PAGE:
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  • The

    Journal ofClinical Dentistry

    THE INTERNATIONAL JOURNAL OF APPLIED DENTAL RESEARCHwww.JClinDent.com

    Volume XVII 2006 Number 3

    SENIOR EDITORRobert C. Emling, EdD

    EDITORIAL BOARDMartin Addy, BDS, MSc, PhD, FDSRCSJoln Bnczy, MD, PhD, DScCaren M. Barnes, RDH, MSAugusto R. Elias Boneta, DMD, MSDAnnerose Borutta, Prof.Dr.med.habil.Robert L. Boyd, DDS, MEdKenneth H. Burrell, DDS, MSMark E. Cohen, PhDWilliam Michael Edgar, PhD, DDSc,FDSRCSDenise Estafan, DDS, MSJohn D.B. Featherstone, MSc, PhDRalph P. Feller, DMD, MS, MPHStuart L. Fischman, DMDRosa Helena Miranda Grande, DDS, PhDJohn J. Hefferren, PhDElliot V. Hersh, DMD, PhDMark E. Jensen, DDS, PhDCarl J. Kleber, MSD, PhDIsrael Kleinberg, DDS, PhD, DScKarl F. Leinfelder, DDS, MSJohn H. Manhold, MA, DMDJonathan Mann, DMD, MScMilton V. Marshall, PhD, DABTPier Francesco Porciani, MD, MScDHoward M. Proskin, PhDMark S. Putt, MSD, PhDBruce R. Schemehorn, MSWarren Scherer, DDSThomas Schiff, DMDCharles M. Schoenfeld, DDS, PhDPramod M. Soparkar, BDS, DMD, MSJon B. Suzuki, DDS, PhD, MBAJason M. Tanzer, DMD, PhDWei-Ming Tay, BDS, FDS, PhDNorman Tinanoff, DDS, MSHenry O. Trowbridge, DDS, PhDRichard I. Vogel, DMDJames S. Wefel, PhDWayne T. Wozniak, PhDStefan Zimmer, Priv.-Doz. Dr. med. dent.Samuel L. Yankell, MS, PhD, RDH (Chair)

    PUBLISHERStephen M. Siegel

    The Journal of?Clinical Dentistry (ISSN 0895-8831) is published by Professional Audience Communications, Inc., P.O. Box 243, Yardley, PA 19067.POSTMASTER; Send address changes to P. O. Box 8, Moorestown, NJ 08057.Copyright 2006 by the YES Group, Inc. All rights reserved. No part of this publication may be reproduced without written permission from the publisher.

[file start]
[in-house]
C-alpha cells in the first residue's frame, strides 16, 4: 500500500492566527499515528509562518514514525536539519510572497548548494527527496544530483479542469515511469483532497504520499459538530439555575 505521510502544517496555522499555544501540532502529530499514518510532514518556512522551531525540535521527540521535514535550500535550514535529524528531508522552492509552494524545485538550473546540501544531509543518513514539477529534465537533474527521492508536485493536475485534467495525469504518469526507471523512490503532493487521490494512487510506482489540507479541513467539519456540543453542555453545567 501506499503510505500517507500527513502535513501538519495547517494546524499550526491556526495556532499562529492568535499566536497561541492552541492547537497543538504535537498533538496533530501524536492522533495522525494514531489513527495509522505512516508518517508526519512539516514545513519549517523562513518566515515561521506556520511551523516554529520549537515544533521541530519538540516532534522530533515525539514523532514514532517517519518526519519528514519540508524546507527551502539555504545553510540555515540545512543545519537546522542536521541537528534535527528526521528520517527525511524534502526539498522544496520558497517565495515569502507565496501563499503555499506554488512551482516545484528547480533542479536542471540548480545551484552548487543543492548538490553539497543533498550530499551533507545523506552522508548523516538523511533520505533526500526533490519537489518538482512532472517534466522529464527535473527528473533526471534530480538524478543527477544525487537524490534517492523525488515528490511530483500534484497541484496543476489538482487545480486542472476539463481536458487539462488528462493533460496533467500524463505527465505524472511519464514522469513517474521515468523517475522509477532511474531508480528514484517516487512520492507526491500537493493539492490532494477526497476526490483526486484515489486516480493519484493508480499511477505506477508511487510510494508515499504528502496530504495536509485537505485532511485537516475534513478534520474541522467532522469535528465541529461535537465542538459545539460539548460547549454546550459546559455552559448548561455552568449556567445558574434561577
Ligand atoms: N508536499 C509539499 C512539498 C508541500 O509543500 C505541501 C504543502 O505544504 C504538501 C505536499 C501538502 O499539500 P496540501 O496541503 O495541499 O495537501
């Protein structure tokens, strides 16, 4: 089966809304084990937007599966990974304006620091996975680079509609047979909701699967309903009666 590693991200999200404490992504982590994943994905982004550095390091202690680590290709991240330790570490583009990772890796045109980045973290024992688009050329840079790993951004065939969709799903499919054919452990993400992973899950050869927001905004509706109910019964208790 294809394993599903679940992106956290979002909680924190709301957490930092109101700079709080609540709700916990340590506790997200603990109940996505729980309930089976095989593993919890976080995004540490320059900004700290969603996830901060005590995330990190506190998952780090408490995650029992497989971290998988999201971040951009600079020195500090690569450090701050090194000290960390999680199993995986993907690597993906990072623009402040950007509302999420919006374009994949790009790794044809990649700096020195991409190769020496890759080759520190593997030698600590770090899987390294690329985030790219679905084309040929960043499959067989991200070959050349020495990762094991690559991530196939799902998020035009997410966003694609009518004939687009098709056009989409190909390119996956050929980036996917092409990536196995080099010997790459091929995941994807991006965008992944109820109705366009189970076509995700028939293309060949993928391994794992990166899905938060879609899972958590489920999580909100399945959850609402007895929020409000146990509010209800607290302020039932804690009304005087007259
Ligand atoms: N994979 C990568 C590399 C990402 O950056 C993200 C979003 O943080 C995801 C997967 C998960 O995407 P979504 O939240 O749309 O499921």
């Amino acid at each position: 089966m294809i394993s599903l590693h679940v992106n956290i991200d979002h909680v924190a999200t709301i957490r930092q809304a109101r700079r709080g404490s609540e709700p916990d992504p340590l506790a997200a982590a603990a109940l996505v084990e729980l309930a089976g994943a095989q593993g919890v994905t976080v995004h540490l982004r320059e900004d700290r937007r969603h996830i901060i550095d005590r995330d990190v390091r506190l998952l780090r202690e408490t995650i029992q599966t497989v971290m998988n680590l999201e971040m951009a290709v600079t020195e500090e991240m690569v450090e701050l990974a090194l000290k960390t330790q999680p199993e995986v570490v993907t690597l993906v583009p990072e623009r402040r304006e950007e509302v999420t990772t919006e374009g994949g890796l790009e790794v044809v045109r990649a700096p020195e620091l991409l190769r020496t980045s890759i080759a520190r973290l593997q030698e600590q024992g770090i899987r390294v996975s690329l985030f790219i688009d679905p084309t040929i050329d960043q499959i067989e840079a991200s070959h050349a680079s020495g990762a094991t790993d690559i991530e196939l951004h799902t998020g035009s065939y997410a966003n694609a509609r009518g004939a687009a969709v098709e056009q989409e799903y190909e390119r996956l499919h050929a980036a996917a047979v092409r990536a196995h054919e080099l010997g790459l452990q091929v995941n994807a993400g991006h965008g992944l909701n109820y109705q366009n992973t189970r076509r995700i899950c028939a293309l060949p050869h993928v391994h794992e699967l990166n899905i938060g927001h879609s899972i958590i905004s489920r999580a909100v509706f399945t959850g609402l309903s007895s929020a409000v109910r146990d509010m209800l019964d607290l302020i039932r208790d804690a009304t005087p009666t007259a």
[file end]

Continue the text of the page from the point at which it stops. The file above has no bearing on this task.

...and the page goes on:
Reprint

    Interproximal Gingivitis and Plaque Reductionby Four Interdental Products

    Kevin G. Yost, PhD

    Sunstar Americas, Inc.Chicago, IL, USA

    Mark E. Mallatt, DDS, MSD

    Indiana State Department of HealthIndianapolis, IN, USA

    Joanne Liebman, RDH, MEd

    Hill Top ResearchWest Palm Beach, FL, USA

  • Abstract Objective: The study was conducted to compare the performance of three interdental products to dental floss in the control and

    removal of plaque, and in the reduction of gingivitis. Methodology: One-hundred and twenty subjects were screened for the presence of interproximal sites of a size suitable for a GUM

    Go-Betweens cleaner, and for being in compliance with inclusion and exclusion criteria. They were then assessed with thePlaque, Gingivitis, and Eastman Interdental Bleeding Indices (EIBI) at baseline, given a prophylaxis, randomly assigned to one offour products (Glide dental floss, Butler flossers, GUM Go-Betweens cleaners, and GUM Soft-Picks cleaners), and givenproduct use instructions. Subjects returned at three weeks for a compliance review and at six weeks for a final visit. Plaque wasassessed at the final visit before and after using the assigned products. Plaque, gingivitis, and bleeding scores were evaluated byanalysis of covariance using the baseline measurements as the covariate.

    Results: All four interdental products significantly reduced interdental plaque from baseline to before-use at the final visit (aftersix weeks) employing baseline plaque as a covariate. Reductions were 16% to 24%. Similarly, use of the products at the final visitresulted in 26% to 31% reductions in plaque with the before-use plaque as a covariate. Interdental gingivitis scores showed a reductionboth lingually and buccally, with reductions ranging from 27% to 36% for the former and 34% to 53% for the latter (baseline wasthe covariate). No statistical differences were found between the products on the lingual interdental sites. The Go-Betweens clean-ers showed a statistically greater reduction in the Gingival Index score buccally than the other three products. No differences werenoted among the products for the EIBI.

    Conclusion: In this study, dental floss, the recognized gold standard for gingivitis reduction, was matched in performance byflossers and an interdental cleaner with small elastomeric fingers, and surpassed by an interdental brush. All products performedcomparably for plaque reduction and removal.

    (J Clin Dent 17:7983, 2006)

    79

    IntroductionToothbrushes are the primary and most frequently used tool

    for maintaining good oral hygiene. About 98% of Americansuse a toothbrush to clean their teeth. However, tooth brushing isnot enough. With a good design and careful technique a tooth-brush can clean into the embrasure, the open and easily accessi-ble area between teeth. Toothbrush bristles cannot properly pen-etrate under the contact and thoroughly clean interproximalspaces.1